Fortunate Sons: The 120 Chinese Boys Who Came to America, Went to School, and Revolutionized an Ancient Civilization

By Lamb, Connie | Comparative Civilizations Review, Fall 2014 | Go to article overview

Fortunate Sons: The 120 Chinese Boys Who Came to America, Went to School, and Revolutionized an Ancient Civilization


Lamb, Connie, Comparative Civilizations Review


Liel Leibovitz and Matthew Miller. Fortunate Sons: The 120 Chinese Boys Who Came to America, Went to School, and Revolutionized an Ancient Civilization New York: W. W. Norton & Company, 2009

In 1850, at Yale University, the annual football match of freshmen vs. sophomores was underway. A freshman spectator on the sidelines dressed in a long robe with his long hair in a queue was trying to understand this mass of bodies pushing against each other when he saw the ball pop loose from the group. He picked it up and ran as fast as he could toward the goal line. The players stood in amazement for a moment, then a sophomore ran after the freshman and pulled on his queue. The pain made Yung Wing drop the ball, which he kicked across the goal line winning the game for the freshman team - a true upset. The boys hefted Yung to their shoulders in celebration. Thus begins the book Fortunate Sons about Chinese students in America, in particular the Chinese Educational Mission of 1872-1881, which Yung Wing championed and directed.

This introductory story demonstrates that the book reads like a novel - like historical fiction - except that it is true and well documented. The book is divided into three sections. Part I tells of Yung Wing who was brought to America by a Christian missionary. Yung graduated from Yale and returned to China with the goal of encouraging the Imperial Court to send Chinese students to the United States for education in western knowledge. The book describes his work and eventual success in the creation of the Chinese Educational Mission (CEM) and his return to America to direct the program. Part II explains the journey of the 120 Chinese students, thirty per year for four years, and their experiences living with New England families and attending school. Part III details their return to China when the mission abruptly ended and then follows a few of them through their lives and activities. It provides an overview of Chinese history from the 1880s into the 1900s, including the French attack on Foochow, the war with Japan, the demise of the monarchy, and the struggle to modernize China.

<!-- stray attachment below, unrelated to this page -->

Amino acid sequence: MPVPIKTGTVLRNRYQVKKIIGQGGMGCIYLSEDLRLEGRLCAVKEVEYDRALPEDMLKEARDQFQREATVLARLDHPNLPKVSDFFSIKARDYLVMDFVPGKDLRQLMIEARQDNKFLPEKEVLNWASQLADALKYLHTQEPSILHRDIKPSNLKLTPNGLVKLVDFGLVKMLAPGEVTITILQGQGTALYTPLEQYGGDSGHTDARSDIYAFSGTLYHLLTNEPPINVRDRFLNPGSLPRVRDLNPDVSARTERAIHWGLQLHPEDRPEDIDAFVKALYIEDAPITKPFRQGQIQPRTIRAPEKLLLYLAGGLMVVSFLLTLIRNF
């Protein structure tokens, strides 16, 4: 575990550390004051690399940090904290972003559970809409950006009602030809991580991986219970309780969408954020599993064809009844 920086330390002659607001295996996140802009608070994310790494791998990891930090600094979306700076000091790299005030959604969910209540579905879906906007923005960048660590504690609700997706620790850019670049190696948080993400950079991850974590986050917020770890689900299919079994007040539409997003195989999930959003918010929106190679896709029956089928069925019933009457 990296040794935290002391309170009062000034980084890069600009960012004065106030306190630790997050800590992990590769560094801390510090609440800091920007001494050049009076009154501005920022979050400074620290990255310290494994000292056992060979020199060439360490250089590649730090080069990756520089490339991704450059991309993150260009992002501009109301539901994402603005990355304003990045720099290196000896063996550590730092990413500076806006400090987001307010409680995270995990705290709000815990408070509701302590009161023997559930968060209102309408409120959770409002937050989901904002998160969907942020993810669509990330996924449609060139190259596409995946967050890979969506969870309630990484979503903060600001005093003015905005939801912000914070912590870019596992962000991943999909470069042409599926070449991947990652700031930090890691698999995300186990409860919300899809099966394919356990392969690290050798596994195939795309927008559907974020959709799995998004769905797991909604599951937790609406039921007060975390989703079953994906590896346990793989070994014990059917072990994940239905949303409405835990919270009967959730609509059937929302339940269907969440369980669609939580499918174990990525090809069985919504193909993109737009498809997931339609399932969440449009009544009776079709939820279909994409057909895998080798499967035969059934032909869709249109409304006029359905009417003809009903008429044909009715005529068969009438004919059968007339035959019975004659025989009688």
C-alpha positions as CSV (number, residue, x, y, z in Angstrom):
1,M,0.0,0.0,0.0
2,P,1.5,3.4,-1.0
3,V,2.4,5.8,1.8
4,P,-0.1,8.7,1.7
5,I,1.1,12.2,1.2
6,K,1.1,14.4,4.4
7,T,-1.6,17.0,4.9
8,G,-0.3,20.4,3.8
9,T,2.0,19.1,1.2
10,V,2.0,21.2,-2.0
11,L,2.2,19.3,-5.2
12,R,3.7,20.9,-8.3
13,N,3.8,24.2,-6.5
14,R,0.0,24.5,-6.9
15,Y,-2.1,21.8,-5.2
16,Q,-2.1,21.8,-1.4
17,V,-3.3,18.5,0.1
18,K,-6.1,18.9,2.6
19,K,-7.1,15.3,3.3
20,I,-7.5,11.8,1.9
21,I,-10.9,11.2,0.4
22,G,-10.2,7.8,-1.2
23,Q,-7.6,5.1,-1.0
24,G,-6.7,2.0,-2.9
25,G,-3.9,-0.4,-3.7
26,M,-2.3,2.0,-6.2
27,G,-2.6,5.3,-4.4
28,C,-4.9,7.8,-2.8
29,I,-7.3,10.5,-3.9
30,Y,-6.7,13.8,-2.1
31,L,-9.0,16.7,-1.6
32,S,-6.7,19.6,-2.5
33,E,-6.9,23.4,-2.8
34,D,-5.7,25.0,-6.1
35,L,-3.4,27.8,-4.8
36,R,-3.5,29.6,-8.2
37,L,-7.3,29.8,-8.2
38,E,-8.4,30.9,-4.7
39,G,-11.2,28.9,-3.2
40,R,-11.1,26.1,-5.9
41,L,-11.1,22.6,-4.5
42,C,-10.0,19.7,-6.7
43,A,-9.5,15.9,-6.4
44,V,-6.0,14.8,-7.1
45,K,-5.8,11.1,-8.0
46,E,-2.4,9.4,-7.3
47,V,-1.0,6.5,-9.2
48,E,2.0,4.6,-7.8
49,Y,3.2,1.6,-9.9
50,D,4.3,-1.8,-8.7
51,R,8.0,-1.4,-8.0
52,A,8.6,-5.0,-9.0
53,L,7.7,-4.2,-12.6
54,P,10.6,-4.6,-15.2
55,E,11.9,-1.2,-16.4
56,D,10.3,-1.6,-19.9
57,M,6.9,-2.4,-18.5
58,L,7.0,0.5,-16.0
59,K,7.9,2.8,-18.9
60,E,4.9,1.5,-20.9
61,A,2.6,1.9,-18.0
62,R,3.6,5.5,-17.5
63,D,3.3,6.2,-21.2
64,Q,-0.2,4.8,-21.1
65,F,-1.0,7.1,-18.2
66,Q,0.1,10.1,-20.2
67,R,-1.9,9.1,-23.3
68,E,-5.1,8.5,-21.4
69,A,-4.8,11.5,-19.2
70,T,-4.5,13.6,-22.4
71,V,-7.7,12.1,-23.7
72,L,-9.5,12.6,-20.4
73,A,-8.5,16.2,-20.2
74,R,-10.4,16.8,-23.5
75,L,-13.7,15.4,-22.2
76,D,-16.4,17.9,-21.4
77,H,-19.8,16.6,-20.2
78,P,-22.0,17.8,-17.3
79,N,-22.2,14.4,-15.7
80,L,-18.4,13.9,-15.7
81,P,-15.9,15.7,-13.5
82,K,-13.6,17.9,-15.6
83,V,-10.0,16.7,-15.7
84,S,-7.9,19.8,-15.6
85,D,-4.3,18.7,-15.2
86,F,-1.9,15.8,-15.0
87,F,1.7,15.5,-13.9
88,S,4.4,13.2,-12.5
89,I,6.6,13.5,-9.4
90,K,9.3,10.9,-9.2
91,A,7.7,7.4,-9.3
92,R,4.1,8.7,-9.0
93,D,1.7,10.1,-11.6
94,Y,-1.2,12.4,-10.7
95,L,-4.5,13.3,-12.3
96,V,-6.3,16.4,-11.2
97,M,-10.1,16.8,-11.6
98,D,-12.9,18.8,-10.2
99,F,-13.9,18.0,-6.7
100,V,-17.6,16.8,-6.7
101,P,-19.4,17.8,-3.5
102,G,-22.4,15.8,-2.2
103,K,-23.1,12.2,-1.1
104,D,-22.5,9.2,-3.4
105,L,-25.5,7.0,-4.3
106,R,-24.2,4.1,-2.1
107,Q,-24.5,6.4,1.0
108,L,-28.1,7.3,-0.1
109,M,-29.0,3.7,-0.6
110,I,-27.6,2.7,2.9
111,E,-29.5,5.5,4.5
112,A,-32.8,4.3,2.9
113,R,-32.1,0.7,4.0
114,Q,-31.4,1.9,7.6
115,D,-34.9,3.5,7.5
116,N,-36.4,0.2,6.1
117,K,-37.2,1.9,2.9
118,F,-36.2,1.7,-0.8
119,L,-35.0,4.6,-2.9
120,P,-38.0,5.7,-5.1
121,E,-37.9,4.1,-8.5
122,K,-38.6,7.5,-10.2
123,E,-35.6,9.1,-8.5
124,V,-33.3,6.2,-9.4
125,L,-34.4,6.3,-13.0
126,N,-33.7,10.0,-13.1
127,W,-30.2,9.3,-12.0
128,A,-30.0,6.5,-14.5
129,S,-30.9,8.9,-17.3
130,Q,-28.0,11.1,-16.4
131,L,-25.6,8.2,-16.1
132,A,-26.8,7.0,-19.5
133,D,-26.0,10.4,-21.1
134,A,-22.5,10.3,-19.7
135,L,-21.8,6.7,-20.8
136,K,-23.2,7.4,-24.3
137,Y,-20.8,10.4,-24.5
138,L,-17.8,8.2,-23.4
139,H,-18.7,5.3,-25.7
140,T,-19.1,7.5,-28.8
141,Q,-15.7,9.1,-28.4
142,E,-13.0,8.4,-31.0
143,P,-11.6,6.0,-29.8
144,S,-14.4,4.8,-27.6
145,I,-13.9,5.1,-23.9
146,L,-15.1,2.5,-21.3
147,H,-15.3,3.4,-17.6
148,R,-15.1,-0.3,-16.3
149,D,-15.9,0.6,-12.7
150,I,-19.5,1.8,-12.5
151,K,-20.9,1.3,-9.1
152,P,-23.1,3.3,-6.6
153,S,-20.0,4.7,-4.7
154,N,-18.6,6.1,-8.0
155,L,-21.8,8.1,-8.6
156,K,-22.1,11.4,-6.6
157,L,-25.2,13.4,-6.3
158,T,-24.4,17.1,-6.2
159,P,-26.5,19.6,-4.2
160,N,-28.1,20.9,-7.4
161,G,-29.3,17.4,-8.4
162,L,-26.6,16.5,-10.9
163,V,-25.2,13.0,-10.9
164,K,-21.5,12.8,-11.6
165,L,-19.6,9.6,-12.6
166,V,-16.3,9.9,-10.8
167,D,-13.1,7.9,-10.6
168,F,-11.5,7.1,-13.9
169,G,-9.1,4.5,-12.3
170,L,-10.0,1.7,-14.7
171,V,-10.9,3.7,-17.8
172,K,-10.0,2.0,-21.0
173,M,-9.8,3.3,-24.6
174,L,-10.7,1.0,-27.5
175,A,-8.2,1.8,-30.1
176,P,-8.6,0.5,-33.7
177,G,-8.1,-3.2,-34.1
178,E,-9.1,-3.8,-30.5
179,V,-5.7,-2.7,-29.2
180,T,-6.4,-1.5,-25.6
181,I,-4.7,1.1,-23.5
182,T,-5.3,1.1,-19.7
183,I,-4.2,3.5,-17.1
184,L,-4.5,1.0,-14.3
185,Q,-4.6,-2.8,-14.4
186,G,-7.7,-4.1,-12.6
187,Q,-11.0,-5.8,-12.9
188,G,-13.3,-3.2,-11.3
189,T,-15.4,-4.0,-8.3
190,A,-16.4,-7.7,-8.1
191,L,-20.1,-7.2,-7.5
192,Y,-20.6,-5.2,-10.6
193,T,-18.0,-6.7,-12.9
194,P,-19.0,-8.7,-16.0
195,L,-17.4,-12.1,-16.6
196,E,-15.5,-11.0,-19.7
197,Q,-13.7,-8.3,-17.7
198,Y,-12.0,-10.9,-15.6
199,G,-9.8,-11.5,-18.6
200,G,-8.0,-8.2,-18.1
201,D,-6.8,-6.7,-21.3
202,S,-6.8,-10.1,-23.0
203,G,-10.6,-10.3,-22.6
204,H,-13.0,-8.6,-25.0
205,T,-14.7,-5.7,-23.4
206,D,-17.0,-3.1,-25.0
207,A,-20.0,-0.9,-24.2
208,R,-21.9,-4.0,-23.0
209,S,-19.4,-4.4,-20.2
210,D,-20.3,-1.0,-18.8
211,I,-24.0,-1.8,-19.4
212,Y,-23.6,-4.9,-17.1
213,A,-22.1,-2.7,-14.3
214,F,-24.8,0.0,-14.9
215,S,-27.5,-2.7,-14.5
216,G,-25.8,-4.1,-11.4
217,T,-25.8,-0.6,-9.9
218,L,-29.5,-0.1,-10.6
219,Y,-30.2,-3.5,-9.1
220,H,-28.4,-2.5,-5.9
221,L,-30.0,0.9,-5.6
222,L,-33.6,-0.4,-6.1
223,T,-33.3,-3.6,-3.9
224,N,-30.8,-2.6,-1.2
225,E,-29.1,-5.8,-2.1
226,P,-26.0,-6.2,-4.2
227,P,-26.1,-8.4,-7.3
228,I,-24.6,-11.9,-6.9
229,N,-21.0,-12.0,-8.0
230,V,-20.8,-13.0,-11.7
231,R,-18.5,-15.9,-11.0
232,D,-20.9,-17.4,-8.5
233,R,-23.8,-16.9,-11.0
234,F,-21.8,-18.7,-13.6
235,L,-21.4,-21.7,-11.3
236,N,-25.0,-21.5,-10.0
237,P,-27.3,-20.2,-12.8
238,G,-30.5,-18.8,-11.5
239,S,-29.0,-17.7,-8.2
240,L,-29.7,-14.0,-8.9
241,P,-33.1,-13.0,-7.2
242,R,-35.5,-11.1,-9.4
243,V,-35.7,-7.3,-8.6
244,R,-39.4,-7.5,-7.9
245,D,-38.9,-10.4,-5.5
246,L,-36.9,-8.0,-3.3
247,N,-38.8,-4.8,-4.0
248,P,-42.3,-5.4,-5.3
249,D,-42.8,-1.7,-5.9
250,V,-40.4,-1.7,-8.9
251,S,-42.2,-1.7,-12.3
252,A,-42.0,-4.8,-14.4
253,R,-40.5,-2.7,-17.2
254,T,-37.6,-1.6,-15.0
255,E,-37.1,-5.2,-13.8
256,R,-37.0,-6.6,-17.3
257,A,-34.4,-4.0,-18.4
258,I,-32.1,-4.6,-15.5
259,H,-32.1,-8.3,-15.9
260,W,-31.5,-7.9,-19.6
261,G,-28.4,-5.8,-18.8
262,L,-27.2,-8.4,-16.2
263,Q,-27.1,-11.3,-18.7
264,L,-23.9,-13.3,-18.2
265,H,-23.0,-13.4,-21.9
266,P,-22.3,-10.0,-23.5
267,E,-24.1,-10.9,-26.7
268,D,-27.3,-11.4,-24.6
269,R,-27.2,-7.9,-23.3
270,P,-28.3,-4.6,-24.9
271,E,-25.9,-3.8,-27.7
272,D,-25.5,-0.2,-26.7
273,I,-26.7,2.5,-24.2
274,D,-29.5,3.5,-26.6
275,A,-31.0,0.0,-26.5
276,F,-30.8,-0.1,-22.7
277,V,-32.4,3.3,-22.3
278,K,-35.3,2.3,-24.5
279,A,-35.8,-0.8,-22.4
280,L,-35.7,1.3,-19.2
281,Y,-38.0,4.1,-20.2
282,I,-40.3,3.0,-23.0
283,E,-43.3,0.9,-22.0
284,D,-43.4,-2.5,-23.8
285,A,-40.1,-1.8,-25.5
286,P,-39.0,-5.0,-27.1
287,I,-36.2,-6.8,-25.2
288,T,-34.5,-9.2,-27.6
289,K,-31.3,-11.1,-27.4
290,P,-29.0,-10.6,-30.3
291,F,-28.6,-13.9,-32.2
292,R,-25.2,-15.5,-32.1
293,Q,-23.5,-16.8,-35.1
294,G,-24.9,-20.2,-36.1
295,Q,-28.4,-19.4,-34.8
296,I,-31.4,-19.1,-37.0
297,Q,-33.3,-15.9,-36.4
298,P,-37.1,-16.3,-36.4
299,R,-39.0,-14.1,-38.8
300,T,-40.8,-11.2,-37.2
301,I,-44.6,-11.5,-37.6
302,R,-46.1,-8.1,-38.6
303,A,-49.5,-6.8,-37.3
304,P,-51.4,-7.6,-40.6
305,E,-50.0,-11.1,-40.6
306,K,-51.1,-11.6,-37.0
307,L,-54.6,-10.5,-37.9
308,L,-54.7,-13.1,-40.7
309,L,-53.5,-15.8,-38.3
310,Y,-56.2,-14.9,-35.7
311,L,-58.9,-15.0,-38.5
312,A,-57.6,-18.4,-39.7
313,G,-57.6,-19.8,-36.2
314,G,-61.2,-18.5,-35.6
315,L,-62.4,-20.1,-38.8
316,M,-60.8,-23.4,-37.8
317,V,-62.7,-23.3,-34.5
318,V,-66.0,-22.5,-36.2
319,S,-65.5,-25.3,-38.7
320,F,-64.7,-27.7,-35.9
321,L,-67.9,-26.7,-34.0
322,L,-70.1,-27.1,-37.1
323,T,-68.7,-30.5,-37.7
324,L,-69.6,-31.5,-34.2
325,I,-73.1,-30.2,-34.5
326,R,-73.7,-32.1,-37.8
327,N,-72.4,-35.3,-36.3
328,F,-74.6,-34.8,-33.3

In 1847, at the age of 19, Yung Wing was taken to America by a missionary-teacher, Reverend Samuel Brown, who schooled Yung while serving in China. Rev. Brown lived in Connecticut, so Yung lived there too and was the first Chinese student admitted to Yale University, graduating in 1854. He returned to China and the rest of part I explains his adjustment back in his homeland, the challenges China was facing, the corrupt Qing dynasty, the increasing European presence, and Yung's work to earn money for his own stability. He helped found an arsenal with purchased Western technology, which produced guns and cannons. He also aided in establishing an engineering school near the arsenal where local Chinese students could train in designing, building, and operating the Western machines. He finally became a mandarin, in recognition of his knowledge and abilities. He promoted the idea that China should send students to America and pay for their education at the finest colleges there, with the idea that they would become the future leaders of China unburdened by antiquated thinking and superstitions (p. 85). They would learn Western skills that would help their country to modernize.

In the late 1800s China was ravaged by poverty, population growth, and aggressive European armies. Driven by a desire for progress and reform, called the Self Strengthening Movement, the Chinese Imperial Court agreed to send students under the direction of Yung Wing to America to study at New England's finest schools. The students chosen to go (with their parent's permission) were 11-14 years old and were expected to stay in America for 15 years, going to high schools and universities to learn skills that would help them advance China toward modernity. The students sailed across the Pacific Ocean, landing in San Francisco in September 1872. To these boys, mostly from poor families in Southern China, the bustle of the city, the strange language, the hotel amenities, and the new technology were amazing and difficult to comprehend. …

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